Brixton band Alabama 3 named a track after Sister Rosetta on their debut album Exile on Coldharbour Lane (1997), as well as recording a version of her song "Up Above My Head". In 2007, UK indie rock band The Noisettes released the single "Sister Rosetta (Capture the Spirit)" from their album What's the Time Mr. Wolf? Also in 2007, singers Alison Krauss and Robert Plant recorded a duet version of the song "Sister Rosetta Goes Before Us", written by Sam Phillips. Phillips released her version of the song on her 2008 album, Don't Do Anything. Michelle Shocked opened her live gospel album ToHeavenURide (2007) with "Strange Things Happening Every Day", along with a tribute to Tharpe.
In 2001, the French film Amélie included a scene showing the protagonist's house-bound neighbor mesmerized by a montage of video clips which featured a performance of "Up Above My Head" by Tharpe.
- The Lonesome Road Decca 224 (1941)
- Blessed Assurance (1951)
- Wedding Ceremony Of Sister Rosetta Tharpe and Russell Morrison DeccaDA-903 (1951)
- Gospel Train (1956)
- Famous Negro Spirituals and Gospel Songs (1957)
- Sister Rosetta Tharpe MGM E3821 (1959)
- Sister Rosetta Tharpe Omega OSL31 (1960)
- Gospels In Rhythm (1960)
- Live in 1960 (1960)
- The Gospel Truth with the Bally Jenkins Singers (1961)
- Sister Rosetta Tharpe Crown LP5236 (1961)
- Sister On Tour (1962)
- Live In Paris (1964)
- Live at the Hot Club de France (1966)
- Negro Gospel Sister Rosetta Tharpe and the Hot Gospel Tabernacle Choir and Players (1967)
- Precious Memories Savoy 14214 (1968)
- Singing In My Soul Savoy 14224 (1969)
Chart singles 
|1945||"Strange Things Happening Every Day"||2|
|"Up Above My Head, I Hear Music In The Air"||6|
|1949||"Silent Night (Christmas Hymn)"||6|
- Ankeny, Jason. "Sister Rosetta Tharpe". Allmusic. Retrieved 3 July 2012.
- Wald, Gayle, Shout, Sister, Shout! p. 42
- "The Godmother of Rock & Roll: Sister Rosetta Tharpe", broadcast in UK by BBC Four on 24 May 2011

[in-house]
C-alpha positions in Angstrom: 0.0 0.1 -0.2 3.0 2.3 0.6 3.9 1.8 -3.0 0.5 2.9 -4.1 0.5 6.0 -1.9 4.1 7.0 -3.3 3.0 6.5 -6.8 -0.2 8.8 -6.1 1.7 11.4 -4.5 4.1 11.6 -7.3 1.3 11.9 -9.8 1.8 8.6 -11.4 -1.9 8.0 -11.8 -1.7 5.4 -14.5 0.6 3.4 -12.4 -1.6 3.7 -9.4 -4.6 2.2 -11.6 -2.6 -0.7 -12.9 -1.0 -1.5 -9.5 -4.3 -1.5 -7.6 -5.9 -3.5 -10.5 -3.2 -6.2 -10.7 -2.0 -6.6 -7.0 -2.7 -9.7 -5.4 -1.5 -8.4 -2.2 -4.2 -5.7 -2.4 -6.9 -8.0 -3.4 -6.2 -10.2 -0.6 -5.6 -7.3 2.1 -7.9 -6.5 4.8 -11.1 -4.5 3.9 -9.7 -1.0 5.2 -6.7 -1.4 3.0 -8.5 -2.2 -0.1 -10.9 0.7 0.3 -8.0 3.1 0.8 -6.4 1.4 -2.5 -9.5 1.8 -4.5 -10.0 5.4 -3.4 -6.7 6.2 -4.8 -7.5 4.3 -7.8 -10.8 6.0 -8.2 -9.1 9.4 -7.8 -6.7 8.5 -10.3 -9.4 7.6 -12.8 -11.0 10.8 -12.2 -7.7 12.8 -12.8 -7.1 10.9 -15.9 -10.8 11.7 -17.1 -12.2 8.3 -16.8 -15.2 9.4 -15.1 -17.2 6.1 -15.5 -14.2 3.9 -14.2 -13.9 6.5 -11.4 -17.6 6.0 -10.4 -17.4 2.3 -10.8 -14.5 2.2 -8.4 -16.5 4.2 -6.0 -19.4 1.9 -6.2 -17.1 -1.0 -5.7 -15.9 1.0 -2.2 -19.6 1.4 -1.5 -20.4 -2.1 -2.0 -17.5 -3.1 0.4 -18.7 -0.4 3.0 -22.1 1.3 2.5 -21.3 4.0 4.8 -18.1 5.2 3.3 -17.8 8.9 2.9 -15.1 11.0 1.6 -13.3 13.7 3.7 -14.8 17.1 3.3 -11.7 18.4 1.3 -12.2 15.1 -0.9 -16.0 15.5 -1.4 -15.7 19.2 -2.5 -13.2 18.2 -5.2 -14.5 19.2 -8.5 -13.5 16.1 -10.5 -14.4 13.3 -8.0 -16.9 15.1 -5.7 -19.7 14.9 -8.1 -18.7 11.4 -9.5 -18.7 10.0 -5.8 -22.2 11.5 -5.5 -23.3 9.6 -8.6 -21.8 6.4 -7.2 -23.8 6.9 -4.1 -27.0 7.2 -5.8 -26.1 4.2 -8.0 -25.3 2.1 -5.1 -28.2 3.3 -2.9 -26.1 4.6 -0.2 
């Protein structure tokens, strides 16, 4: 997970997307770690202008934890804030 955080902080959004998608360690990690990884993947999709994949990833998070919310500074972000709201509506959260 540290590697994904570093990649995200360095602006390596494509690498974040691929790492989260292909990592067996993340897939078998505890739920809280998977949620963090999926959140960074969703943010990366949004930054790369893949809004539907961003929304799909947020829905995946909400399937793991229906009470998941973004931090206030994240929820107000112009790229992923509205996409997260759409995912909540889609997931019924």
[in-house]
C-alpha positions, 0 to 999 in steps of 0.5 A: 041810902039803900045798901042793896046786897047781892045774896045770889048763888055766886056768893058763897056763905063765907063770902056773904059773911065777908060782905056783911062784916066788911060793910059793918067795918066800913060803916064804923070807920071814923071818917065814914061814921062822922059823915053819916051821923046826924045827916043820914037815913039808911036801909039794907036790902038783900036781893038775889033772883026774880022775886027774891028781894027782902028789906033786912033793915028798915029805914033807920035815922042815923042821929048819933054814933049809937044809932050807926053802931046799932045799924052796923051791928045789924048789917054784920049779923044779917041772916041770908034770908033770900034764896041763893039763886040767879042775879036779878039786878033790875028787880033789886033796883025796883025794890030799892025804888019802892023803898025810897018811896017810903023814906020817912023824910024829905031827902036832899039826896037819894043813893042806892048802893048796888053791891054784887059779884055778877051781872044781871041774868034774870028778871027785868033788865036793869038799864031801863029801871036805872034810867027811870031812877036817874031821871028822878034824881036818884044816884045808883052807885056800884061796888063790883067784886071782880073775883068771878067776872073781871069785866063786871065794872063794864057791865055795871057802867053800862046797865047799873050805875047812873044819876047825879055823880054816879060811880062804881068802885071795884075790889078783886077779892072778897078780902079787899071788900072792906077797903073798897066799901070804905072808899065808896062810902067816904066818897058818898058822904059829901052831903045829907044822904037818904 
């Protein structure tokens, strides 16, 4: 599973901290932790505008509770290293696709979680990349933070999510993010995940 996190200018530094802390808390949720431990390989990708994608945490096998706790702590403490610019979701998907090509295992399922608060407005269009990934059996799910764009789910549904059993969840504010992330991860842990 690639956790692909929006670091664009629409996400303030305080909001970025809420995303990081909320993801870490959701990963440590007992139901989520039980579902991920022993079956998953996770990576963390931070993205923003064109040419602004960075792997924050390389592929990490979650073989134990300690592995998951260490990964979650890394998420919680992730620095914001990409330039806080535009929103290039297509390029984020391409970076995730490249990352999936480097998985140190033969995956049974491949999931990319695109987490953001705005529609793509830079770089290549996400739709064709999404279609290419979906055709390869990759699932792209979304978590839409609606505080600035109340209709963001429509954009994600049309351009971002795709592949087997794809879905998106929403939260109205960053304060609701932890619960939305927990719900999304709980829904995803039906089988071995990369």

- Mike Rowe (2007), presentation booklet in The American Folk Blues Festival: The British Tours 1963 – 1966 DVD, Reeling In The Years Productions, Catalogue EAN: (US) 6-02517-20588-8.
- Boyd, Joe (2007). White Bicycles: Making Music in the 1960s. Serpent's Tail. p. 36. ISBN 1-85242-910-0.
- Encyclopedia of American Gospel Music by W. K. McNeil
- "Sister Rosetta Tharpe". Find a Grave. Retrieved October 17, 2010.
- 2012 Scott Specialized Catalogue of United States Stamps and Covers, No. 3219
- Pennsylvania Governor Rendell Proclaims Sister Rosetta Tharpe Day on January 11, 2008 to Honor the Gospel Music Legend
- Sister Rosetta’s Stone: Gospel Music Legend Memorialized after 35 Years
- "American Masters (2013 Season) – Sister Rosetta Tharpe: The Godmother of Rock & Roll". WNET TV. Retrieved 24 February 2013.
- White, Charles. (2003). The Life and Times of Little Richard: The Authorised Biography. p. 17. Omnibus Press.
- Whitburn, Joel (1996). Top R&B Singles: 1942–1995. Menomonee Falls, Wisconsin: Record Research Inc. p. 440. ISBN 0-89820-115-2.
Other sources cited 
- Boyer, Horace Clarence. (1995). How Sweet the Sound: The Golden Age of Gospel. Elliott and Clark. ISBN 0-252-06877-7.
- Heilbut, Tony. (1997). The Gospel Sound: Good News and Bad Times. Limelight Editions. ISBN 0-87910-034-6.
- Wald, Gayle. (September 2003). From Spirituals to Swing: Sister Rosetta Tharpe and Gospel Crossover. American Quarterly, 55 (3), 387–416.
- Wald, Gayle. (2007). Shout, Sister, Shout!: The Untold Story of Rock-and-Roll Trailblazer Sister Rosetta Tharpe. Beacon Press. ISBN 0-8070-0984-9.
- White, Charles. (2003). The Life and Times of Little Richard: The Authorised Biography. Omnibus Press. pg. 17.
- Sister Rosetta Tharpe at the Internet Movie Database
- Sister Rosetta Tharpe: The Godmother of Rock & Roll, PBS American Masters, January 9, 2013
- The Gospel of Sister Rosetta Tharpe, National Public Radio's All Things Considered radio show, includes Ross Reynolds of NPR affiliate KEXP and the Museum Experience Music Project, January 17, 2004.
- Interview with Tharpe biographer Gayle F. Wald, from WILL AM radio (an NPR and PBS affiliate), February 22, 2007.
- Sister Rosetta Tharpe: Etched In Stone At Last, National Public Radio's All Things Considered radio show, March 20, 2009.
- Pop Music, To The Best of Our Knowledge radio show by Wisconsin Public Radio (NPR affiliate), an episode that focused upon popular music and its influences with an interview of Gayle F. Wald about her book Shout, Sister, Shout!: The Untold Story of Rock-and-Roll Trailblazer Sister Rosetta Tharpe, April 1, 2007 and rebroadcast on March 24, 2008.
- Premier Guitar – Forgotten Heroes: Sister Rosetta Tharpe